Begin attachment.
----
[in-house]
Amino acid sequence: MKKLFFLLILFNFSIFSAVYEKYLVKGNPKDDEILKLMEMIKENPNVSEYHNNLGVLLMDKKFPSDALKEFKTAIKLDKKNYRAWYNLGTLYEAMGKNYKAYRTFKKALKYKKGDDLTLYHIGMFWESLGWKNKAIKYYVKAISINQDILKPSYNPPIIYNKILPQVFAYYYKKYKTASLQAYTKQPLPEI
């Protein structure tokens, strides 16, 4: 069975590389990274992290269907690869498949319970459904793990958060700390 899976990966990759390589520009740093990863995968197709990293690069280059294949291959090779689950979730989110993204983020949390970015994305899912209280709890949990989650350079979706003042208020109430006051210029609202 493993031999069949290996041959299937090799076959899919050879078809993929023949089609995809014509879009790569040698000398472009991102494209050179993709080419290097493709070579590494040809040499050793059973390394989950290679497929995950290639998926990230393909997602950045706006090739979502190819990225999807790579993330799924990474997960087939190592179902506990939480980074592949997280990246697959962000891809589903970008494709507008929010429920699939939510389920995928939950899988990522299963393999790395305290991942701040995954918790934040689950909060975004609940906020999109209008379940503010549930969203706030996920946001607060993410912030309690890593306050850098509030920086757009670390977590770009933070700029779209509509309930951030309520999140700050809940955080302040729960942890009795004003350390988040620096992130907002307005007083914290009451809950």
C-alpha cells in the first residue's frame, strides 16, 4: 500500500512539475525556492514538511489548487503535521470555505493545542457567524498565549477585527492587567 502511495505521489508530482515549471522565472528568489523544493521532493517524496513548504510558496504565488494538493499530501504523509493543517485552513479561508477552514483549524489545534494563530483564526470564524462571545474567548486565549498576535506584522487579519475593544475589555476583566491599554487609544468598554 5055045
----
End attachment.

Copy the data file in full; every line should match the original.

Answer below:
[in-house]
Amino acid sequence: MKKLFFLLILFNFSIFSAVYEKYLVKGNPKDDEILKLMEMIKENPNVSEYHNNLGVLLMDKKFPSDALKEFKTAIKLDKKNYRAWYNLGTLYEAMGKNYKAYRTFKKALKYKKGDDLTLYHIGMFWESLGWKNKAIKYYVKAISINQDILKPSYNPPIIYNKILPQVFAYYYKKYKTASLQAYTKQPLPEI
């Protein structure tokens, strides 16, 4: 069975590389990274992290269907690869498949319970459904793990958060700390 899976990966990759390589520009740093990863995968197709990293690069280059294949291959090779689950979730989110993204983020949390970015994305899912209280709890949990989650350079979706003042208020109430006051210029609202 493993031999069949290996041959299937090799076959899919050879078809993929023949089609995809014509879009790569040698000398472009991102494209050179993709080419290097493709070579590494040809040499050793059973390394989950290679497929995950290639998926990230393909997602950045706006090739979502190819990225999807790579993330799924990474997960087939190592179902506990939480980074592949997280990246697959962000891809589903970008494709507008929010429920699939939510389920995928939950899988990522299963393999790395305290991942701040995954918790934040689950909060975004609940906020999109209008379940503010549930969203706030996920946001607060993410912030309690890593306050850098509030920086757009670390977590770009933070700029779209509509309930951030309520999140700050809940955080302040729960942890009795004003350390988040620096992130907002307005007083914290009451809950």
C-alpha cells in the first residue's frame, strides 16, 4: 500500500512539475525556492514538511489548487503535521470555505493545542457567524498565549477585527492587567 502511495505521489508530482515549471522565472528568489523544493521532493517524496513548504510558496504565488494538493499530501504523509493543517485552513479561508477552514483549524489545534494563530483564526470564524462571545474567548486565549498576535506584522487579519475593544475589555476583566491599554487609544468598554 5055045